- Anne

It sounds to me that you’re afraid of losing your mother and being alone in the world.

Let me put it this way: if you’re close enough to your parents to just drop your life and move back to your hometown to help out at this point, your parents were very central in your life. You’ve also broken up with a boyfriend that you dated for three and a half years recently.

Two of the three most central people in your life have vanished recently. That’s a major thing to deal with.

My honest suggestion for you is therapy. Simply go to a therapist and talk through these problems. I don’t think you’re in a situation where pharmaceuticals are a good answer, but talking through all of this will do you a world of good.

Q4: Dodgy seminar?
My dad has just finished a seminar about Be Your Own Banker, wherein you use dividend-paying whole life insurance policies as a vehicle to give yourself “loans” to make lifestyle purchases, like a house, car, etc. I’ve gone to the web site, but it just has cursory information, and not much substance (I guess you have to pay to go to the seminars or buy the book to get the entire philosophy). What do you know about this, and in your opinion, is he being taken for a ride? I know you’re not a proponent of whole life, and neither am I – my husband and I both have term policies taken out on each other. However, if this is one way that you could build your wealth, after eliminating your debt, and also a way to finance “loans” to yourself, rather than being dependent on banks or other financial institutions, with all the tax and interest implications, it seems as if it might actually be a good way to build wealth, avoid taxes, and live your life independently. They’re not billing themselves out as a “get-rich-quick” scheme, so I have to give them credit for that, at least, but if they’re fleecing people long-term, then it’s still a scam and people should be aware of it.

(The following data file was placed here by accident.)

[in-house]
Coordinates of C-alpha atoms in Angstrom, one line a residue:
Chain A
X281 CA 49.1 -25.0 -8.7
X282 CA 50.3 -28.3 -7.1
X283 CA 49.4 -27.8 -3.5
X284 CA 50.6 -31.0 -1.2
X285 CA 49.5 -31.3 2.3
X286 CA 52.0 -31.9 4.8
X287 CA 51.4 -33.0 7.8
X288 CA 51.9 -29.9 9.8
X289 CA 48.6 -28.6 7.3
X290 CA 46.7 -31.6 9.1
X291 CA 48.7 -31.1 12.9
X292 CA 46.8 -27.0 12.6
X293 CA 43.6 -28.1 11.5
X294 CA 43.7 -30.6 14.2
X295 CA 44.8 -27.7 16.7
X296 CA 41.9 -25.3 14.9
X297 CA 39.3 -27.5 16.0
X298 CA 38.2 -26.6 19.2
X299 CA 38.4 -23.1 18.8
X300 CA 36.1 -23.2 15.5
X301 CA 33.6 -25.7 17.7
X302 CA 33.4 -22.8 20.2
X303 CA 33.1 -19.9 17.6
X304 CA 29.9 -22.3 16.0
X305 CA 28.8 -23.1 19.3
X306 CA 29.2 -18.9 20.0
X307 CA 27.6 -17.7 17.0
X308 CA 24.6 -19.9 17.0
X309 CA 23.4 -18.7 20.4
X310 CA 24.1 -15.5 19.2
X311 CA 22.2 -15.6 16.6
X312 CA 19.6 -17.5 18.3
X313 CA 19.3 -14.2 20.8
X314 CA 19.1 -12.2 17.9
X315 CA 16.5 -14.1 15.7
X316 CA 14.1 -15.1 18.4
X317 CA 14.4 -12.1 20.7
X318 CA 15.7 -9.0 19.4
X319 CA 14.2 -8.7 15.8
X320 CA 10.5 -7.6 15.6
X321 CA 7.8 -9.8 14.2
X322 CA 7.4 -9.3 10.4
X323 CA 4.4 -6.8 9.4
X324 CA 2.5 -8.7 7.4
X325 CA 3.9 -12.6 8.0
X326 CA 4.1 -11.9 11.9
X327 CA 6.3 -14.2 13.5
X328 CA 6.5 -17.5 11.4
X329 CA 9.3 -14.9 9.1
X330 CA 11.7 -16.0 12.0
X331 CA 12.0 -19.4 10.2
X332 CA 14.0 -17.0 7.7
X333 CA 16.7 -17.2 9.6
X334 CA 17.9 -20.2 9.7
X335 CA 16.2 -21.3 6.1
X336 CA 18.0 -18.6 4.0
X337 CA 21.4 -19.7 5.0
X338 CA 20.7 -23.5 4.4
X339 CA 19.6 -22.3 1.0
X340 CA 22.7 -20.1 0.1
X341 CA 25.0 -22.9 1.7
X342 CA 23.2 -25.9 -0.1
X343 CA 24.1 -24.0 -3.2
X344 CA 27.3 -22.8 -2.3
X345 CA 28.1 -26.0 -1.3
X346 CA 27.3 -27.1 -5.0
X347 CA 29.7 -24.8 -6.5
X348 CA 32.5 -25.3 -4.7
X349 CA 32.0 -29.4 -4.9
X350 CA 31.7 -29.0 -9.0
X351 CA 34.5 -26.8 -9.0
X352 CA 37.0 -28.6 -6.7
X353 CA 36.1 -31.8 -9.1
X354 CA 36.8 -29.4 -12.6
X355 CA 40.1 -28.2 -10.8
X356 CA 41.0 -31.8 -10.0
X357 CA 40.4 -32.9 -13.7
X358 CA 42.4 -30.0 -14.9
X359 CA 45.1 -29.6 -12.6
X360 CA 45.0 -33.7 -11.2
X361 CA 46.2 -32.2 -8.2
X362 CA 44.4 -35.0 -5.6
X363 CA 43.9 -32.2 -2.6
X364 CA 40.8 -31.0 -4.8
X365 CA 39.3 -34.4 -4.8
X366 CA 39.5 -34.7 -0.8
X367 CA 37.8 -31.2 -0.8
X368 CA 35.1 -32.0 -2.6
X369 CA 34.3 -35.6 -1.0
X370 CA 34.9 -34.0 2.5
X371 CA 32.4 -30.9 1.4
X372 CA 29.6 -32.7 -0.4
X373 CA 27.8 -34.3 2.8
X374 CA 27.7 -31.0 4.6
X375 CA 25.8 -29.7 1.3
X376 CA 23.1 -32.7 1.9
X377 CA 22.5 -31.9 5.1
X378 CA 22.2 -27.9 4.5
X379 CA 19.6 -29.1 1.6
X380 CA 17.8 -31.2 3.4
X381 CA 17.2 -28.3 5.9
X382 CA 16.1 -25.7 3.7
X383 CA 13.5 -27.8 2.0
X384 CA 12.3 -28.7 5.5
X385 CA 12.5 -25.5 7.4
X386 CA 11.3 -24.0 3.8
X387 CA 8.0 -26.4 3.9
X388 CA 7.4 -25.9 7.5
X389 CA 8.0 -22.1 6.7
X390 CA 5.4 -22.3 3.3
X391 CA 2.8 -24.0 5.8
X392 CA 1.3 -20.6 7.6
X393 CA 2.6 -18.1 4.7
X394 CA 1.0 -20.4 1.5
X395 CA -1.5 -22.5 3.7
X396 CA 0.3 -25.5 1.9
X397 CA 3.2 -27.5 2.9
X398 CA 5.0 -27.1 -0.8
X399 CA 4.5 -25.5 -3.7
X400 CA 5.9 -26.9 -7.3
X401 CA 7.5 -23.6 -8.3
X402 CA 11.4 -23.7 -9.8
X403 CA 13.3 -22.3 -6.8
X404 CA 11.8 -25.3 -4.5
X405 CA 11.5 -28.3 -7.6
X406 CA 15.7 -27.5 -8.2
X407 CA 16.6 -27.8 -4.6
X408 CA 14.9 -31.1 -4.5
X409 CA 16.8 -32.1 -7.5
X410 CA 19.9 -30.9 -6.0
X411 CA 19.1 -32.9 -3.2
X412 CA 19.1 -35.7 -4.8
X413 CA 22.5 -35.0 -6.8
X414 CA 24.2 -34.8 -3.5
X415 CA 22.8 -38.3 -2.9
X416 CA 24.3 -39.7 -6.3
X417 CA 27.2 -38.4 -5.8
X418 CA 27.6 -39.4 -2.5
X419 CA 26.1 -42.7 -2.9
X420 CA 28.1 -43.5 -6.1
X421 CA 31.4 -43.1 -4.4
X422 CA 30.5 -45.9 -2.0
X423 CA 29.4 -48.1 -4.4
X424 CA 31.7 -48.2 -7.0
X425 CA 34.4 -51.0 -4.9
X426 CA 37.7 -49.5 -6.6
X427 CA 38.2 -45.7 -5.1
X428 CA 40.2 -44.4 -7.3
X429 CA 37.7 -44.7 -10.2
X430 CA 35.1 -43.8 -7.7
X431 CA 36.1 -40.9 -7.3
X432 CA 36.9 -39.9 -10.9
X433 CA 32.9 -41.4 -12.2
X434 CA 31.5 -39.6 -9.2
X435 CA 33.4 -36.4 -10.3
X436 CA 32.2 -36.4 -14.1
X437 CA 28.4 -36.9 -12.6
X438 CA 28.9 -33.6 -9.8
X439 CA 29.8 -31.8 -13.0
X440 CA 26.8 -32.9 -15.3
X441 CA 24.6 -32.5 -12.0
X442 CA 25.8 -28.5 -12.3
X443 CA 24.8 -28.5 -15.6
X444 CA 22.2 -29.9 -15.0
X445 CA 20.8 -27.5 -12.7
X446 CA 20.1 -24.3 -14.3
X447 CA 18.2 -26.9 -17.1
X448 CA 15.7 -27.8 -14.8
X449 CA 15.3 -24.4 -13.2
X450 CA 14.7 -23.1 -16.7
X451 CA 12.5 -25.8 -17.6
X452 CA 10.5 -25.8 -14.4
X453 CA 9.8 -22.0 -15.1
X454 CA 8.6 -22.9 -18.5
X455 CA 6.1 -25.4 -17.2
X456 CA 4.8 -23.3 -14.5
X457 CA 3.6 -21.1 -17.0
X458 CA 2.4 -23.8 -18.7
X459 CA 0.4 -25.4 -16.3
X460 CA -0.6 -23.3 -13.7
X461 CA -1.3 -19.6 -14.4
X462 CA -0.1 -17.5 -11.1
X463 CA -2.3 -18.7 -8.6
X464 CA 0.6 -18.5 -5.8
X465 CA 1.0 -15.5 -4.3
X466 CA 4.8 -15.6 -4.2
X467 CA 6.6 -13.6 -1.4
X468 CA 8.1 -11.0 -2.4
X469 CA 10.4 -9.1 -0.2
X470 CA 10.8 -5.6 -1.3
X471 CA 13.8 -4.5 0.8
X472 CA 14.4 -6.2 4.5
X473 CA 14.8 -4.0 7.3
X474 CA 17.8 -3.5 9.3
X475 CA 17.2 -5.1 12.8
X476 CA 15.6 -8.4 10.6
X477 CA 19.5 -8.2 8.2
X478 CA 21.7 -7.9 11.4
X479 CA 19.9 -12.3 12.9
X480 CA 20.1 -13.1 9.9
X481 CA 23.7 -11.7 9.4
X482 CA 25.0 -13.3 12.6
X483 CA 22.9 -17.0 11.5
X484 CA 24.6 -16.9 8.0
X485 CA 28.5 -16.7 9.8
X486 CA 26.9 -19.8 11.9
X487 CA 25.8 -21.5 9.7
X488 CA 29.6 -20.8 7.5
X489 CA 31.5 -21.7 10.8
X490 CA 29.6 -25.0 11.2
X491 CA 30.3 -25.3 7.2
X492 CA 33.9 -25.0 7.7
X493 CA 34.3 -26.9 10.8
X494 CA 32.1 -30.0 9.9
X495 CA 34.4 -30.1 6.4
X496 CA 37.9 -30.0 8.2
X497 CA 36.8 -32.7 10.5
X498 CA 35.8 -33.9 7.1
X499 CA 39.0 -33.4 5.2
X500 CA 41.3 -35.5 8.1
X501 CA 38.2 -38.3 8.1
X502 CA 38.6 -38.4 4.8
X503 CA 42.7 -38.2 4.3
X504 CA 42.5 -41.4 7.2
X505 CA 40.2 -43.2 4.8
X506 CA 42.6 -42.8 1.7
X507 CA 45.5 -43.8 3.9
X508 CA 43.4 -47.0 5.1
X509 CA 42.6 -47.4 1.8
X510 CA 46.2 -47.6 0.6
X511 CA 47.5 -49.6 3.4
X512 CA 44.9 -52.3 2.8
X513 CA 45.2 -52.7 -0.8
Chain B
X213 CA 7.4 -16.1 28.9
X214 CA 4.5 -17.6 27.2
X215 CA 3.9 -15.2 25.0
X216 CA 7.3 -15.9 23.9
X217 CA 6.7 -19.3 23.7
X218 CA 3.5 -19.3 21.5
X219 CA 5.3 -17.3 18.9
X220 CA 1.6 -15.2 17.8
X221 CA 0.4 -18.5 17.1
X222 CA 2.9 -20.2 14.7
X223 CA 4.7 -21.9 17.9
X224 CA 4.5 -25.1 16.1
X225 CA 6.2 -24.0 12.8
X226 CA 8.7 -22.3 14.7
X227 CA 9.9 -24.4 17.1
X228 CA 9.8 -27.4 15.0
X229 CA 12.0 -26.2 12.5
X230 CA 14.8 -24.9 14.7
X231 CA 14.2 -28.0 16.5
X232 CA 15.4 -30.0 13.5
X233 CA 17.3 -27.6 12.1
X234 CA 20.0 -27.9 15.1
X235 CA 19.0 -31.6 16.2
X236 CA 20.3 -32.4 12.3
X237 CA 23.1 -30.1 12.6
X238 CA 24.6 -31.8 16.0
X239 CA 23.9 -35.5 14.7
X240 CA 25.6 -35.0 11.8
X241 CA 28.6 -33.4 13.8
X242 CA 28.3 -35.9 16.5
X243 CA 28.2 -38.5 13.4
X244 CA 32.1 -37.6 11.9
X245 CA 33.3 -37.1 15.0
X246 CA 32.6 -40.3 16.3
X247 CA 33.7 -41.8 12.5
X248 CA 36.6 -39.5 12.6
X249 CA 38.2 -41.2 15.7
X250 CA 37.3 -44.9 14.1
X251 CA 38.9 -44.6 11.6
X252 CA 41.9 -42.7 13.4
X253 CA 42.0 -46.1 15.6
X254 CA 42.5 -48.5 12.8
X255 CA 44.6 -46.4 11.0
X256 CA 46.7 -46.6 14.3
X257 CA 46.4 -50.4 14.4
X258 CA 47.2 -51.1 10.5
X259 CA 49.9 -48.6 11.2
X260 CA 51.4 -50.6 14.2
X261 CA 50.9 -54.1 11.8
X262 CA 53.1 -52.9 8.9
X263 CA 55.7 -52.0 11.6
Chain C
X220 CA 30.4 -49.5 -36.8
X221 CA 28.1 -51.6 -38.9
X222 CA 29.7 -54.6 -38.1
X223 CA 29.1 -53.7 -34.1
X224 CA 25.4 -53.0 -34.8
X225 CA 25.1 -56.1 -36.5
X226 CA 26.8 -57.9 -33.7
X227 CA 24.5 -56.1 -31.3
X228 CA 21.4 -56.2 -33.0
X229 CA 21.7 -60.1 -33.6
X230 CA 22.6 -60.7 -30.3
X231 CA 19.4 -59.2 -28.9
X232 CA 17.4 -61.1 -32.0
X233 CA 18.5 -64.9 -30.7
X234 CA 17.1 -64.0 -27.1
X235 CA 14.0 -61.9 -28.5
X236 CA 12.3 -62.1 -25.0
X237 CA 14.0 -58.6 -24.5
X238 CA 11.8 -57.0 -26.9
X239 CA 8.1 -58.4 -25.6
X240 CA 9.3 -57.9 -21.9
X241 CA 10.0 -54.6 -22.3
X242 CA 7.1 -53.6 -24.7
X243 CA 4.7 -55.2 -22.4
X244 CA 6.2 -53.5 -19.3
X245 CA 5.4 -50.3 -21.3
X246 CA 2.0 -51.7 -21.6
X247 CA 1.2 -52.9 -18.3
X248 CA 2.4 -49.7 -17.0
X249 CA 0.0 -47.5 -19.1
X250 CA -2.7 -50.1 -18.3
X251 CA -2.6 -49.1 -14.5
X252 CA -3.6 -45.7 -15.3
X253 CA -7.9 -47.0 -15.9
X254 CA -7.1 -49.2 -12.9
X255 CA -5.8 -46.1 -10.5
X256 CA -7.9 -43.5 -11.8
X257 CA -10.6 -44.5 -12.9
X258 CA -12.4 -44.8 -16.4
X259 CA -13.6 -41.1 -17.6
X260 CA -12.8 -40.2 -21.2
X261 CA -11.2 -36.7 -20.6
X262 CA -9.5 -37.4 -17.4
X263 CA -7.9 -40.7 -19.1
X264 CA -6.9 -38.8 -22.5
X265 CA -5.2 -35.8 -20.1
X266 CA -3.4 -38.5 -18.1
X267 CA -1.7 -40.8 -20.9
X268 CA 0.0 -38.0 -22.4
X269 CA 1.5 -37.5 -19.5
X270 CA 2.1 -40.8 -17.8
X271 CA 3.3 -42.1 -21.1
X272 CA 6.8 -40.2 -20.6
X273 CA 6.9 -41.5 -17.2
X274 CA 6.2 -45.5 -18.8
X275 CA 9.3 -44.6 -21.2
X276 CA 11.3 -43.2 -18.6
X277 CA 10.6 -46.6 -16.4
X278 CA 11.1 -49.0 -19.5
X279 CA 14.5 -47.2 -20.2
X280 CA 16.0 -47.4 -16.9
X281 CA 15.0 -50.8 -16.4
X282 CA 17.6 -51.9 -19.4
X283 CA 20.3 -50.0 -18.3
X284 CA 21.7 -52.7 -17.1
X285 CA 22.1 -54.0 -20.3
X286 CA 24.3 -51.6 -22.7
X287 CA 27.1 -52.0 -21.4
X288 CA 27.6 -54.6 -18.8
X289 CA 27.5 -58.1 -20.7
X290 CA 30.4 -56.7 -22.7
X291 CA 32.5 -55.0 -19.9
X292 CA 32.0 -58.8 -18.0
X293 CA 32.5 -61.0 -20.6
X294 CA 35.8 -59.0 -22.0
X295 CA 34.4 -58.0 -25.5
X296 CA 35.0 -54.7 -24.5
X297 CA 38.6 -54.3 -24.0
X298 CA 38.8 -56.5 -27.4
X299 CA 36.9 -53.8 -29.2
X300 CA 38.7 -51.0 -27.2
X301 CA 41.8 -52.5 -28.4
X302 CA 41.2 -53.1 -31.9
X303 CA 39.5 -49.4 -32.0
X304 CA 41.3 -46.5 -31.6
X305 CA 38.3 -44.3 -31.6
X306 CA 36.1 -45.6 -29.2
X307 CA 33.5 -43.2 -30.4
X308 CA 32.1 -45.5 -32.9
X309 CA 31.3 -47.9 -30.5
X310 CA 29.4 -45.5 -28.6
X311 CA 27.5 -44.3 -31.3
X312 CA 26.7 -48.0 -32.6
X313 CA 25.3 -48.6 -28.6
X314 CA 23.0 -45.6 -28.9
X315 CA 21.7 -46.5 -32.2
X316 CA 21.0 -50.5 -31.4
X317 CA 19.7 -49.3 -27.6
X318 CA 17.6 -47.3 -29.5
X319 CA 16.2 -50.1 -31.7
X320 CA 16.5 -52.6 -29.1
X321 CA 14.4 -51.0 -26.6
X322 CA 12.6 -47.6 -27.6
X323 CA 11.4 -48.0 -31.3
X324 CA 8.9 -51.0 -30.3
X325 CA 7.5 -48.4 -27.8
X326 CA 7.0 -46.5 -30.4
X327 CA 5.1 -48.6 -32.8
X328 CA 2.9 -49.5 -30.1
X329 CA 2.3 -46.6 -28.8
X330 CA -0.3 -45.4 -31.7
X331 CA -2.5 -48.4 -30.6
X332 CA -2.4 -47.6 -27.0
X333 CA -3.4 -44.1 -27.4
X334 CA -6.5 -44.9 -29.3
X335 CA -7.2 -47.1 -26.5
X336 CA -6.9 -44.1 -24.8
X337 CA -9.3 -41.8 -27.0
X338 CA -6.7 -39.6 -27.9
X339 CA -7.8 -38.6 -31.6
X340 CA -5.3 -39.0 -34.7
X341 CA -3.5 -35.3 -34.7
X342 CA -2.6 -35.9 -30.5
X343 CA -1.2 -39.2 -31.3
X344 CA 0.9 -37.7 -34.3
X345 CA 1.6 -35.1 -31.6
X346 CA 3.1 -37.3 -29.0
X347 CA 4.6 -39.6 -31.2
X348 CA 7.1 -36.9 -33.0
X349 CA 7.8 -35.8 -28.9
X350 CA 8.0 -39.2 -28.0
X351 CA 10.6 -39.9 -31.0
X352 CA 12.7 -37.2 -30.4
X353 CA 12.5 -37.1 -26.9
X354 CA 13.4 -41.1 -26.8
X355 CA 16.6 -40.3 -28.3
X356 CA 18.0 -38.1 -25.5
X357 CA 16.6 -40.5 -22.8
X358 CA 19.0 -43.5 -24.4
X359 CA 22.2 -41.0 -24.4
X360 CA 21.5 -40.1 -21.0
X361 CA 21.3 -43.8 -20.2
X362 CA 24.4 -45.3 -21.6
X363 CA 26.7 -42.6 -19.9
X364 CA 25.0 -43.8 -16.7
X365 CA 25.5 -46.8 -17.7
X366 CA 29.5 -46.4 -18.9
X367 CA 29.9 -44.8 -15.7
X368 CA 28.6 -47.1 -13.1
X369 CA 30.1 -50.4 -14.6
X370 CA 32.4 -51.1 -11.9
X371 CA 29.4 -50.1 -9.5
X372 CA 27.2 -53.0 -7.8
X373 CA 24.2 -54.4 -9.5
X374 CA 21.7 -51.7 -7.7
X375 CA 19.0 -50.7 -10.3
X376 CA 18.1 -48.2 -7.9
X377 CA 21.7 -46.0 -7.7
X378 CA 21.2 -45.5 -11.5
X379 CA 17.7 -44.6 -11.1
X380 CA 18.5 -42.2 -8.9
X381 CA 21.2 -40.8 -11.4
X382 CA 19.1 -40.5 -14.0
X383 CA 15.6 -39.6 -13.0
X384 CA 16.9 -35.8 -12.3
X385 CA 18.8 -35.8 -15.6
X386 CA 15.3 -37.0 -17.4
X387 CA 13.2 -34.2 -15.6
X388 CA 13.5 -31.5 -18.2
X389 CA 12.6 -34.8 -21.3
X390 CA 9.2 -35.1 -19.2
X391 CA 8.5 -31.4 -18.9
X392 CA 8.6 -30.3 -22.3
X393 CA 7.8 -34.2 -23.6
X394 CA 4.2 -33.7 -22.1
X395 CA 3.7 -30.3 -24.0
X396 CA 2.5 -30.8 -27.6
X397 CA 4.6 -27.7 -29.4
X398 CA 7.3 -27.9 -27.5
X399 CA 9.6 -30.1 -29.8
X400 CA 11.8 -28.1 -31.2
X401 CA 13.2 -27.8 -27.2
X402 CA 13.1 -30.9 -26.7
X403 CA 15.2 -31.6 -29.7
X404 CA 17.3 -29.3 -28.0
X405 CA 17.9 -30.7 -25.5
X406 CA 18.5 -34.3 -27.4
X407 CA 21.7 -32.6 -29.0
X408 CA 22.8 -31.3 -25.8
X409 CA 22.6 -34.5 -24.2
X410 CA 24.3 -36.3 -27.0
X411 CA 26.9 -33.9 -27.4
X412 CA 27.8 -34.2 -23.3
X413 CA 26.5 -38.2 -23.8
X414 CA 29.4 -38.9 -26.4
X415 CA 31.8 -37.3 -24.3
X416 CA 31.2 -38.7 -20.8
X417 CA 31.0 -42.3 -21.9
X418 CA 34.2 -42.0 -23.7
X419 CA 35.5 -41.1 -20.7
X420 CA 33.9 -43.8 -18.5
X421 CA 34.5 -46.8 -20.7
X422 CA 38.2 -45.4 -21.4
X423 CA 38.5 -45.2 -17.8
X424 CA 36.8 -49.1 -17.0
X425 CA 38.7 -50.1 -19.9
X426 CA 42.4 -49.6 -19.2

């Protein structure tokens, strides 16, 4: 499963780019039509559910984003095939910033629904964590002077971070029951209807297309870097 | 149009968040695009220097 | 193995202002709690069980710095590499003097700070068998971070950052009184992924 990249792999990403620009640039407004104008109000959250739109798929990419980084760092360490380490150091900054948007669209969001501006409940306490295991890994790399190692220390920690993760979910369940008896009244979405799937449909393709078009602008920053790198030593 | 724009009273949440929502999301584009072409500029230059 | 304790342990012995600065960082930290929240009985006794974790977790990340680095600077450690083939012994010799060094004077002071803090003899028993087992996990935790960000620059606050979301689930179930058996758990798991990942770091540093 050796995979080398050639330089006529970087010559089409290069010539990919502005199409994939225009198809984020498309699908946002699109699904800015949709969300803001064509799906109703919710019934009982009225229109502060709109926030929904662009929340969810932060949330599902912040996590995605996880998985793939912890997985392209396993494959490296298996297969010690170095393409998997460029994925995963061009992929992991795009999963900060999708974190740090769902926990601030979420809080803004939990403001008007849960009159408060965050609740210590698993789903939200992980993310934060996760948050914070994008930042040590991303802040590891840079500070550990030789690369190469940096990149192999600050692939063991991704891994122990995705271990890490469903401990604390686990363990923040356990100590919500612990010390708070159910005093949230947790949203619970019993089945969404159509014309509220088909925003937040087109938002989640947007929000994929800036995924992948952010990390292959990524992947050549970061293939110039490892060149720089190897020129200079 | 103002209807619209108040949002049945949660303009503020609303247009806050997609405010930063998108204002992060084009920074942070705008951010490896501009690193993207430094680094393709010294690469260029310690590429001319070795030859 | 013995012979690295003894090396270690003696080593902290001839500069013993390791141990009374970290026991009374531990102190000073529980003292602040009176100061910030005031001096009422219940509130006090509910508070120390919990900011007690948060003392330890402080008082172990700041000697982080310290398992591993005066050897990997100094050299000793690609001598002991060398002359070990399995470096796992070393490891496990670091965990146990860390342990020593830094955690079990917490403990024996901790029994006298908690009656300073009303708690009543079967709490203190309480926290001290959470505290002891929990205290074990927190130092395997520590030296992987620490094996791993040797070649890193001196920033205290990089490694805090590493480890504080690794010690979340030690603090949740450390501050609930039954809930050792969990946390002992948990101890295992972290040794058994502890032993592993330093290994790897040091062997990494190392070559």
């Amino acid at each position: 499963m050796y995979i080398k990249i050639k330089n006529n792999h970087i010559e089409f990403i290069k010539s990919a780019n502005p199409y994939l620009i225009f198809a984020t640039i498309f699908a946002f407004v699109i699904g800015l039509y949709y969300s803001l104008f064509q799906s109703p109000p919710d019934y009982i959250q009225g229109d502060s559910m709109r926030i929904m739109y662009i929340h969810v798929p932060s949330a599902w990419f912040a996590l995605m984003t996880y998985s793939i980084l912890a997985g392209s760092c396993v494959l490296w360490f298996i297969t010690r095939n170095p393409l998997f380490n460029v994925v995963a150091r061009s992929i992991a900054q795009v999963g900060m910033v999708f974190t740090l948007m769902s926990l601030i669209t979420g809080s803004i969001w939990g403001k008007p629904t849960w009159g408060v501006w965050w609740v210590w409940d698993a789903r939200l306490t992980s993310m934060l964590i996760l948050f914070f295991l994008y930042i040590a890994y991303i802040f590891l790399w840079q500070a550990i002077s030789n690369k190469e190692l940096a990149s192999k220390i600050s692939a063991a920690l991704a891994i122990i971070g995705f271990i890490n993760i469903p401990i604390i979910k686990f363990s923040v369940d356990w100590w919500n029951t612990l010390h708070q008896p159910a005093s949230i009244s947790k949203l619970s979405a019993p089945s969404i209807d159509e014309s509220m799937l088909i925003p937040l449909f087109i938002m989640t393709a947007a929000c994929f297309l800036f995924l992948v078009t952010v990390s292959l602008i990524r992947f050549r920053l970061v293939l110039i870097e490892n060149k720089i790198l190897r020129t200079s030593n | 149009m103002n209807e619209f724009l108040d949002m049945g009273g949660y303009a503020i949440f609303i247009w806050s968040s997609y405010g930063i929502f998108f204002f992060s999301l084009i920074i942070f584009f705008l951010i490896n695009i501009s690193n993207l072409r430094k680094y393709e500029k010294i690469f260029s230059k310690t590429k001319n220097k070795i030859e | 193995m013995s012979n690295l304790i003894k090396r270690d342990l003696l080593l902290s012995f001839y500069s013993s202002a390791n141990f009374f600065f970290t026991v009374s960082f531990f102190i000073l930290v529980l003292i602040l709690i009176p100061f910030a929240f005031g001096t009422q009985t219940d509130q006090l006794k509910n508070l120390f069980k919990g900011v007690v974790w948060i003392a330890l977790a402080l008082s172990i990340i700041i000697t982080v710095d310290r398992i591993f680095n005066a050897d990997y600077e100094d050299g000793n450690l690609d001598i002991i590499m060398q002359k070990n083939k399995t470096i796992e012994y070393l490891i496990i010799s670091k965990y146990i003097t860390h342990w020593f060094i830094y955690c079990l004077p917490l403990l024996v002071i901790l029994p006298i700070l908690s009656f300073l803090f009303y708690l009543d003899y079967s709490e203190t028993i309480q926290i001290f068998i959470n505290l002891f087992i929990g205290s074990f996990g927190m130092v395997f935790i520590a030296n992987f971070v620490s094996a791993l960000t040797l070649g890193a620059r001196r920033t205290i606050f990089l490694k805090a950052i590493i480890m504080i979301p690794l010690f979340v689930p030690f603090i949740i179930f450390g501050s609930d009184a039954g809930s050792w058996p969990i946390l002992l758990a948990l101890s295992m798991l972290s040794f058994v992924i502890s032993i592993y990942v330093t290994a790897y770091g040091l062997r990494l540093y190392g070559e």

- Colleen

It’s not a get rich quick scheme, but it’s not a brilliant scheme either. It’s not always as easy as they describe to borrow money from a whole life policy.

For one, there are often waiting periods to borrow money. It’s not always available just when you need it. For another, you have to pay interest on that loan at a rate specified in the contract. All that does is tie up your monthly cash flow again, no different than any other debt.